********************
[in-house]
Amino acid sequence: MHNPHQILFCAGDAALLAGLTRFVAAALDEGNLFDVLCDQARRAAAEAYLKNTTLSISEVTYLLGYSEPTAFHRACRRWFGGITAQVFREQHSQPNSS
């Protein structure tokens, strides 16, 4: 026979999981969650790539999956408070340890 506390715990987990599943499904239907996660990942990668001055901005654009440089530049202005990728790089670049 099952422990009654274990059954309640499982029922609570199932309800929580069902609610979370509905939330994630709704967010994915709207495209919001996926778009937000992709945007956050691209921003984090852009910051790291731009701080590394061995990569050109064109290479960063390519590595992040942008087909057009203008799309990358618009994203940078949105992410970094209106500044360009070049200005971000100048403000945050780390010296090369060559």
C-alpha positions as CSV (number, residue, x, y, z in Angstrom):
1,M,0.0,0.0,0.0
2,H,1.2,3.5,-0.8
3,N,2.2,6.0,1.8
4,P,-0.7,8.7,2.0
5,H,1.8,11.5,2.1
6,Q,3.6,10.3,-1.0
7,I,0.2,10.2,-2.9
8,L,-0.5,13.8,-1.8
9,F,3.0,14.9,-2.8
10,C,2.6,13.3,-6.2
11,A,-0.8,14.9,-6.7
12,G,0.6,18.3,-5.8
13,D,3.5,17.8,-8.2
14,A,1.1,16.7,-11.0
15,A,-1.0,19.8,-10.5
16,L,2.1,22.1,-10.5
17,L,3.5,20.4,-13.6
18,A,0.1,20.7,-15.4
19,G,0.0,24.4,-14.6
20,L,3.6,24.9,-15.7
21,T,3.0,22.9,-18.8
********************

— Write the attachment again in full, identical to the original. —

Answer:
[in-house]
Amino acid sequence: MHNPHQILFCAGDAALLAGLTRFVAAALDEGNLFDVLCDQARRAAAEAYLKNTTLSISEVTYLLGYSEPTAFHRACRRWFGGITAQVFREQHSQPNSS
């Protein structure tokens, strides 16, 4: 026979999981969650790539999956408070340890 506390715990987990599943499904239907996660990942990668001055901005654009440089530049202005990728790089670049 099952422990009654274990059954309640499982029922609570199932309800929580069902609610979370509905939330994630709704967010994915709207495209919001996926778009937000992709945007956050691209921003984090852009910051790291731009701080590394061995990569050109064109290479960063390519590595992040942008087909057009203008799309990358618009994203940078949105992410970094209106500044360009070049200005971000100048403000945050780390010296090369060559």
C-alpha positions as CSV (number, residue, x, y, z in Angstrom):
1,M,0.0,0.0,0.0
2,H,1.2,3.5,-0.8
3,N,2.2,6.0,1.8
4,P,-0.7,8.7,2.0
5,H,1.8,11.5,2.1
6,Q,3.6,10.3,-1.0
7,I,0.2,10.2,-2.9
8,L,-0.5,13.8,-1.8
9,F,3.0,14.9,-2.8
10,C,2.6,13.3,-6.2
11,A,-0.8,14.9,-6.7
12,G,0.6,18.3,-5.8
13,D,3.5,17.8,-8.2
14,A,1.1,16.7,-11.0
15,A,-1.0,19.8,-10.5
16,L,2.1,22.1,-10.5
17,L,3.5,20.4,-13.6
18,A,0.1,20.7,-15.4
19,G,0.0,24.4,-14.6
20,L,3.6,24.9,-15.7
21,T,3.0,22.9,-18.8